Moving to the bullpen, while J.A. Happ, Chan Ho Park, Ryan Madson and Chad Durbin all could pitch more than one inning regardless of the batters due up, the Yankees middle relief is completely a mix-and-match unit. Phil Coke and Damaso Marte have each pitched in four games and logged just 1 1/3 innings pitched this postseason. Joba Chamberlain, despite all of the hype, has recorded just eight outs in six appearances out of the bullpen.

At this point, Girardi only has four pitchers that he trusts to send to the mound, and other than Rivera, none are worthy of being feared.

After all of this analysis, I can find plenty of reasons for the Phillies to repeat, and if I wanted to, I could use the same set of statistics to show why the Yankees could win their 27th World Series title.

At this point, the Phillies need to keep playing like champions, while getting contributions from the entire lineup. Do that and they should win.

Regardless of all the hype, this year’s World Series promises to be much more competitive than last year’s, and hopefully we will be attending a parade late next week.

Prediction: This series will go six games, but “New York, New York” won’t be the Frank Sinatra tune playing after the final out.

Like the “On the Edge” blog? Hear more of my opinions about Philadelphia sports every Friday at 3:30 p.m. on WBCB 1490 AM during the Coffee with Kahuna show. This week, we will discuss the first two World Series games, and preview the NFL’s version of the Philadelphia/New York rivalry.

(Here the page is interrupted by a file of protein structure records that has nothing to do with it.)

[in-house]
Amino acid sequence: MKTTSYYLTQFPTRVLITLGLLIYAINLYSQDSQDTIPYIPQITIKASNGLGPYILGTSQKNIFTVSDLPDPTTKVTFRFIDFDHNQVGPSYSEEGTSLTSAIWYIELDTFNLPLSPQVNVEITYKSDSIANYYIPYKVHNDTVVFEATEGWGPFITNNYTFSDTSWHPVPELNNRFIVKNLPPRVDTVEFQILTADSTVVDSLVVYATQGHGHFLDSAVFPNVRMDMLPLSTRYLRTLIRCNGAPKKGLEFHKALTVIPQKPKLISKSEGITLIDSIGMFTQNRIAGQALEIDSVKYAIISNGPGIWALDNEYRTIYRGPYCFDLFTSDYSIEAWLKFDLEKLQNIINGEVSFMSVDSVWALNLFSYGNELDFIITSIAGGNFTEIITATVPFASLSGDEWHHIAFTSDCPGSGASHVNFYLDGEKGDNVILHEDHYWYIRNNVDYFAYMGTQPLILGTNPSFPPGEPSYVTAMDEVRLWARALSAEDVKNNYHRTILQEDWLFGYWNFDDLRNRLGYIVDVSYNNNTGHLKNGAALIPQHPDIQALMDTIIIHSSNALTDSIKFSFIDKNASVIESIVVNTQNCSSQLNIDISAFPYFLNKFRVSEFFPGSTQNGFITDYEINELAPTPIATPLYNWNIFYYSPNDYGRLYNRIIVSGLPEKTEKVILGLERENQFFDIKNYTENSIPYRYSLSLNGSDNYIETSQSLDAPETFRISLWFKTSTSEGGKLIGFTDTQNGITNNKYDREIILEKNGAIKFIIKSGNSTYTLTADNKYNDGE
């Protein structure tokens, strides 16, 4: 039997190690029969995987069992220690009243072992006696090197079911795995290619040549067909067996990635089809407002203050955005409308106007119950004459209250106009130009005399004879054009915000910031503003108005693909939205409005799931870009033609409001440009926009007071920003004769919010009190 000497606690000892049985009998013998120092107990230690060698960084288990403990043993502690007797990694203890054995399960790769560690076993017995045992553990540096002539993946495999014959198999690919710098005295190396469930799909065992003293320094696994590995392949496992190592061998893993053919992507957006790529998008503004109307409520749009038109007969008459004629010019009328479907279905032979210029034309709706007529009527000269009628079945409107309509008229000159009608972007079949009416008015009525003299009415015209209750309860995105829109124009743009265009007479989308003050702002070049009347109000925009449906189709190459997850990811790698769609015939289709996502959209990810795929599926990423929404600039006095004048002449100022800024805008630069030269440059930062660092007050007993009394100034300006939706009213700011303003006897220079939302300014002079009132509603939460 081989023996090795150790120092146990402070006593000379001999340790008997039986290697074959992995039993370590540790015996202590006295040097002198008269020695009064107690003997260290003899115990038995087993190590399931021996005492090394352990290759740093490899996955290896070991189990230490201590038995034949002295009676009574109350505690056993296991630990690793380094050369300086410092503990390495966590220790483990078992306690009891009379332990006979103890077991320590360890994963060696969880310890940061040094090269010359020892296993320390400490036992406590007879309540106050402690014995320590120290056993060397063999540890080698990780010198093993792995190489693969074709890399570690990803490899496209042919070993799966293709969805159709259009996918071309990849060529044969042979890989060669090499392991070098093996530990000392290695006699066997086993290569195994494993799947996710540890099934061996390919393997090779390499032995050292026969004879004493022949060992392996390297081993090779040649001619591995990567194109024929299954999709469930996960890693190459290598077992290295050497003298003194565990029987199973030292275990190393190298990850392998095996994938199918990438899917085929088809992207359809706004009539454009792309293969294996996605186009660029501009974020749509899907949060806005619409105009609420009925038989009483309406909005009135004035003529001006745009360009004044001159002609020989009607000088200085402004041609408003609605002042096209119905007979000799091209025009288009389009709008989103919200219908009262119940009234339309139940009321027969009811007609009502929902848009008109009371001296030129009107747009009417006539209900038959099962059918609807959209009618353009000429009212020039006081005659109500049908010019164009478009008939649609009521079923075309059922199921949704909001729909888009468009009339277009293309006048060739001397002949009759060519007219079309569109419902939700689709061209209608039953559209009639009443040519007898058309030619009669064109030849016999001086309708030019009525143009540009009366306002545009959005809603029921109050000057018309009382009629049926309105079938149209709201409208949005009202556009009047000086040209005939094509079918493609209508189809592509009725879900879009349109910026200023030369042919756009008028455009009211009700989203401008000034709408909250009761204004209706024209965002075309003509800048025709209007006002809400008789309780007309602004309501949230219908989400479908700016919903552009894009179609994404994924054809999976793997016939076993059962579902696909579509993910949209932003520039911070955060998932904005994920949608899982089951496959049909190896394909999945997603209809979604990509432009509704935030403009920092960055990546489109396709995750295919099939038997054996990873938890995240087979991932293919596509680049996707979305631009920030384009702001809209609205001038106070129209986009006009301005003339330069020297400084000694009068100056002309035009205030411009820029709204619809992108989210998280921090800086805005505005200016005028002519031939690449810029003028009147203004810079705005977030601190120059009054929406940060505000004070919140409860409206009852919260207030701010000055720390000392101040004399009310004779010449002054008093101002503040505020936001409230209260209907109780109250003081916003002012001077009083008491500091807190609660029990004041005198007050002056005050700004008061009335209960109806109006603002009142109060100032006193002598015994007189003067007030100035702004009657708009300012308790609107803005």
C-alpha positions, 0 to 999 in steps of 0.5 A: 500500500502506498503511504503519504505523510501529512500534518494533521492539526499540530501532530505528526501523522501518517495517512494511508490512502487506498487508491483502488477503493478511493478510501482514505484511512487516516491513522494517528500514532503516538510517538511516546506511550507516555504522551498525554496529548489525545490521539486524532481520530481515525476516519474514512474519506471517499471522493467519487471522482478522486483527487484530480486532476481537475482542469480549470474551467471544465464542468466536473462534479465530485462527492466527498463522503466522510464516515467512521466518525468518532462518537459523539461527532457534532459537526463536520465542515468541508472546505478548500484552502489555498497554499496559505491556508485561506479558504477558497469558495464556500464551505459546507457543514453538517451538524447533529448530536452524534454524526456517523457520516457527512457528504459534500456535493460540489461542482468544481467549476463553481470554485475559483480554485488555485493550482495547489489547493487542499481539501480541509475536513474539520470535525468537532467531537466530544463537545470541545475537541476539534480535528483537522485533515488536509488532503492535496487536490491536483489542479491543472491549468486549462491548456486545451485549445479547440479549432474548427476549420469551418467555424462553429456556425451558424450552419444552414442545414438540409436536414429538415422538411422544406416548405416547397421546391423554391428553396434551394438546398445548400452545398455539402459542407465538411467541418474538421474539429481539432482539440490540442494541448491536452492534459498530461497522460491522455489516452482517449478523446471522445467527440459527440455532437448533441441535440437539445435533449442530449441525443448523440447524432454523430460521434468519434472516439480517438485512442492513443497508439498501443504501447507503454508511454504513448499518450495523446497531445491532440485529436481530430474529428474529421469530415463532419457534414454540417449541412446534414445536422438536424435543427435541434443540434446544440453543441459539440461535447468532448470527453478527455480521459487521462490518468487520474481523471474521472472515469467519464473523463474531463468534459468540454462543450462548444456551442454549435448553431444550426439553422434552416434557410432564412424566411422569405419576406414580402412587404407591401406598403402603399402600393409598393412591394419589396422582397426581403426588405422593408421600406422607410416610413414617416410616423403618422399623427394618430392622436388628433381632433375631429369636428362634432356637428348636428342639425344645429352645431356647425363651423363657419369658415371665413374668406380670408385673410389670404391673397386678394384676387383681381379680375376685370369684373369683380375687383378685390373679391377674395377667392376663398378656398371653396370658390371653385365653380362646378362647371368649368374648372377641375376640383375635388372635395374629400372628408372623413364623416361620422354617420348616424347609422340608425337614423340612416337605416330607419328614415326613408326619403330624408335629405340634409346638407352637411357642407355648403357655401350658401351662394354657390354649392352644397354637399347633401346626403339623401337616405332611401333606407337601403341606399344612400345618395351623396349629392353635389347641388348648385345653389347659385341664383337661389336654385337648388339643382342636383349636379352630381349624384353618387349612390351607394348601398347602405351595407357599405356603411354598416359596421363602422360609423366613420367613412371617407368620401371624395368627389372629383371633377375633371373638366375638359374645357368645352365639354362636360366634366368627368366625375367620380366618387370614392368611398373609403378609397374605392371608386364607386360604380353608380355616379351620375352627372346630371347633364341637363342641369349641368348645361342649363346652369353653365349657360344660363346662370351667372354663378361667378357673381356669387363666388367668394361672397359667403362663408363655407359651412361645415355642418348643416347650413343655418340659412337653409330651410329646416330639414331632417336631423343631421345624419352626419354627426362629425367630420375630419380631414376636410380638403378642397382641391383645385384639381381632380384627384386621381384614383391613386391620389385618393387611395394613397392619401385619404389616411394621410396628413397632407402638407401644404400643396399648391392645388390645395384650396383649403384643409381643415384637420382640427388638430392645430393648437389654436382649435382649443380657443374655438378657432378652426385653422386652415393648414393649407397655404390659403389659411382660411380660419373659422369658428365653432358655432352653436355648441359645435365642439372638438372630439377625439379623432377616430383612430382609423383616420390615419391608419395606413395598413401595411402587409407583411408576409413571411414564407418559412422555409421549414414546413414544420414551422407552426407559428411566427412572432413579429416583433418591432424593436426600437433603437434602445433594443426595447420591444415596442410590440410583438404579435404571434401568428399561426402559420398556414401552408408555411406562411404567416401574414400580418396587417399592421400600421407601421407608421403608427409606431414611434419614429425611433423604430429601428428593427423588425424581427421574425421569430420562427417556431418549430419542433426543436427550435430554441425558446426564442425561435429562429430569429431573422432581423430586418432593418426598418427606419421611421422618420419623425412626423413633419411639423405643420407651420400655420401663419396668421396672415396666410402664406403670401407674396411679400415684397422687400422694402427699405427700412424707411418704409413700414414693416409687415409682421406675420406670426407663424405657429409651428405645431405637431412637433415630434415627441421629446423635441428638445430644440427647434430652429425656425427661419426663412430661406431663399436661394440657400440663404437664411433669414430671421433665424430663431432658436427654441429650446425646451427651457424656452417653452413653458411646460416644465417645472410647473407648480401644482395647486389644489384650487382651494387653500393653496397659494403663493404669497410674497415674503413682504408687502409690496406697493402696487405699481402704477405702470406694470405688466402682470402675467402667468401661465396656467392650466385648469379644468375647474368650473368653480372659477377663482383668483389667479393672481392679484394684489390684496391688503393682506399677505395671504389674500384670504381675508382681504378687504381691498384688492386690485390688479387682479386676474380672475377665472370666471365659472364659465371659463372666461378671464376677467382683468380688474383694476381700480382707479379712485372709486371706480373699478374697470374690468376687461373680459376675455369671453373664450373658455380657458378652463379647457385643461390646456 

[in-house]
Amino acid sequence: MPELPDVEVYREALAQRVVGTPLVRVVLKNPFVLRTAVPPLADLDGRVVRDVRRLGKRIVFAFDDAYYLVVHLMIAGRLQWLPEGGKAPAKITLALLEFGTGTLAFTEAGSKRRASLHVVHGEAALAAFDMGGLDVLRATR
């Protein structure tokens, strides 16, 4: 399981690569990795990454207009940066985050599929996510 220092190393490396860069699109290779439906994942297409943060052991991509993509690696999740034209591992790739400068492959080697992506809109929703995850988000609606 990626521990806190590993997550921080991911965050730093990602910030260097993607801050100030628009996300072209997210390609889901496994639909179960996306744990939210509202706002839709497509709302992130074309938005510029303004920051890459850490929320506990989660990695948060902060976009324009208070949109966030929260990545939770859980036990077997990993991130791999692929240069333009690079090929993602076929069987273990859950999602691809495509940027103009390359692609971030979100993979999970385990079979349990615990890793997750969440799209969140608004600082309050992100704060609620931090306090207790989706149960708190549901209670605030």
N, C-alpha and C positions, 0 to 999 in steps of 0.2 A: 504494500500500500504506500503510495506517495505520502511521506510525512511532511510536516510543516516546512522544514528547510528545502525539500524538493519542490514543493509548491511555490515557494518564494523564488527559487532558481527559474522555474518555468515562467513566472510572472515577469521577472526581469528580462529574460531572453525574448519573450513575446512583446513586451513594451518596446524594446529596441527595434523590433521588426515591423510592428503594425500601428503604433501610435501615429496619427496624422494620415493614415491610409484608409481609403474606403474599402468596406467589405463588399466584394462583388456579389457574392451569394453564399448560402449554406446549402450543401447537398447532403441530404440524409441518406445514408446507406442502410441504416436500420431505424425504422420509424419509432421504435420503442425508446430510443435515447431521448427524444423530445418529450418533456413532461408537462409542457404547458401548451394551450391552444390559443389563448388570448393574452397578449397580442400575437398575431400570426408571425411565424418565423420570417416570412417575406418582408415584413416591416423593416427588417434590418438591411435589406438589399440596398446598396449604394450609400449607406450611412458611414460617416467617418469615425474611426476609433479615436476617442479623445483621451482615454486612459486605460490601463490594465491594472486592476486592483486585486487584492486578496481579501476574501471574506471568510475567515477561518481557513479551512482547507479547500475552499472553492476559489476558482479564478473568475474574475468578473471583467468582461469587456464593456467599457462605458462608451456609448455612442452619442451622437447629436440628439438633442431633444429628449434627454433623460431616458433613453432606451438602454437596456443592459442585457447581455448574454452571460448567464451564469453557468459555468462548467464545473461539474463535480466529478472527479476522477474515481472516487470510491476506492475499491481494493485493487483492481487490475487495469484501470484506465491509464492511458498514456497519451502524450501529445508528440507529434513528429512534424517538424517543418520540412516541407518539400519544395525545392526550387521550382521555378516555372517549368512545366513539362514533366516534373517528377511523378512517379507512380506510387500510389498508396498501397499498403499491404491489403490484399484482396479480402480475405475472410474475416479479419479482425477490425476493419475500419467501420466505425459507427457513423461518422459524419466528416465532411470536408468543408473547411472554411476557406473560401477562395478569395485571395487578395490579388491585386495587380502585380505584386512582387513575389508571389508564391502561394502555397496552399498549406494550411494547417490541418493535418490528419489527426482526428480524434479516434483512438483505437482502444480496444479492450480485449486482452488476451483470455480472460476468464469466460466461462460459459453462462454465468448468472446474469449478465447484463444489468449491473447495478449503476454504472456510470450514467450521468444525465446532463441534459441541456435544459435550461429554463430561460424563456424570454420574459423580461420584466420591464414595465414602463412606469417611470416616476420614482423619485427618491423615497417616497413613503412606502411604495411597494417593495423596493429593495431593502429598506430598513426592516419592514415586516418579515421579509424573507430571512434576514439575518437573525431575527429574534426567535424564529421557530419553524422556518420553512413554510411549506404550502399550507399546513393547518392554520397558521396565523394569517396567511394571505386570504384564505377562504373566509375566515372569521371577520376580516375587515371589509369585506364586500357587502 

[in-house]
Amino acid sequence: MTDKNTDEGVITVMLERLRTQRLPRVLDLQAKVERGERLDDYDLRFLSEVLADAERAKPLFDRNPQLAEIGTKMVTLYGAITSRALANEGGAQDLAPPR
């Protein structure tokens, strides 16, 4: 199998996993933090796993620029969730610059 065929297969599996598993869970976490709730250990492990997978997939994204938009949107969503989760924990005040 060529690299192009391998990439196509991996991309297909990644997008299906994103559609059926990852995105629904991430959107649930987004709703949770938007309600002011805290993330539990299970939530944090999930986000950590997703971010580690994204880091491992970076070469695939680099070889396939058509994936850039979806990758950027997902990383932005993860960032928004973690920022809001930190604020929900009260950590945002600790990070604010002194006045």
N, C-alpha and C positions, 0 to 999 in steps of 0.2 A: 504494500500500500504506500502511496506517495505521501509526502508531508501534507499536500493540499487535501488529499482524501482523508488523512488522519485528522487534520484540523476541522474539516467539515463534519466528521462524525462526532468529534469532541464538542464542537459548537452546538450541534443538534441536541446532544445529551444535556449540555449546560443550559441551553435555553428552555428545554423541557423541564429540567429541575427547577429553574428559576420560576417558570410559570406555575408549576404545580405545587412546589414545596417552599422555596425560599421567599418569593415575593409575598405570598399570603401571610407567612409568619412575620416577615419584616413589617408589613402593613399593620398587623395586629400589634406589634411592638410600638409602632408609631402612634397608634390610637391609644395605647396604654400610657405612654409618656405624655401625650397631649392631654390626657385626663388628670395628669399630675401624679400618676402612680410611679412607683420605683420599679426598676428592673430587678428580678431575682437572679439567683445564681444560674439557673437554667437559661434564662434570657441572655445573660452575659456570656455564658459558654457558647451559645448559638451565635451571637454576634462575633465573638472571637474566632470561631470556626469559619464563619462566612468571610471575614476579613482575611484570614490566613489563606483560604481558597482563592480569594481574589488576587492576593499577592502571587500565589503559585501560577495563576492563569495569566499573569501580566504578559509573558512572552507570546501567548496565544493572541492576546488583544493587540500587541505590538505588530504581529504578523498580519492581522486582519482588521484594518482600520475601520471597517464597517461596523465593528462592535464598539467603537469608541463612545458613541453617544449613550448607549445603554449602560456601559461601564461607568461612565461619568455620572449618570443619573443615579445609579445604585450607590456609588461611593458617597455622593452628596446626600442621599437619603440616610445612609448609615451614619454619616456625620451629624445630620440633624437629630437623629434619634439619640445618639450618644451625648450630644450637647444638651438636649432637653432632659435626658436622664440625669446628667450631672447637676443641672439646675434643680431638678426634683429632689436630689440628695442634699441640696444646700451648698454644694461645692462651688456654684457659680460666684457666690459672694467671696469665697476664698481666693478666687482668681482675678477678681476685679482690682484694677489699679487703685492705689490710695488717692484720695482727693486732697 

Wednesday, October 21, 2009

Eagles unravel against the Raiders

Trap game.

When the Eagles finished bumbling around in the Black Hole of the Raider nation, it provided credence to the term “trap game,” because there was no reason that this Eagles team should ever lose to a team led by JaMarcus Russell.

However, after watching that debacle, I am scratching my head about how much trouble the Birds might be in for because the Raiders basically just drew up the blueprints for how to beat the Eagles.I know that the Eagles’ defense only gave up 13 points, but that is because Russell is the worst quarterback in the NFL, not because they actually played well.

At this point, it is pretty much a certainty that the Eagles will allow the opposing tight end to have a career day, and Raiders tight end Zach Miller was no exception. Miller caught six passes for 139 yards and a touchdown, which accounted for more than 62 percent of Russell’s passing yards for the game. That comes a week after Kellen Winslow caught nine passes for 102 yards and two touchdowns in the Eagles’ 33-14 victory over Tampa Bay.

When tight ends are shredding your defense, it means you have problems at linebacker, which is something I have been complaining about since February!However, the linebackers didn’t merely turn in an epic failure trying to cover Miller, it looked like they had never witnessed a play-action pass before.

How many times could the Raiders fake a handoff to the left, only to roll back to the right and pass to the fullback in the flat? Apparently, it was at least five times because Raiders fullback Gary Russell caught five passes for 55 yards, including a 13-yard reception on 3rd-and-10 with less than two minutes remaining to essentially end the game. On that type of play, at least one player needs to stay at home, instead of chasing the potential running play to the left side.

After watching the linebackers provide almost nothing in terms of big plays last year, I assumed that they could at least be in the vicinity of a pass-catcher, but after watching this game, I don’t even think that is possible, especially with Jeremiah Trotter and his 75-year-old legs slowly grazing around the field.

While I’m ripping on the defense, I have to ask a rhetorical question: “Why is Asante Samuel in the NFL if he is afraid of contact?”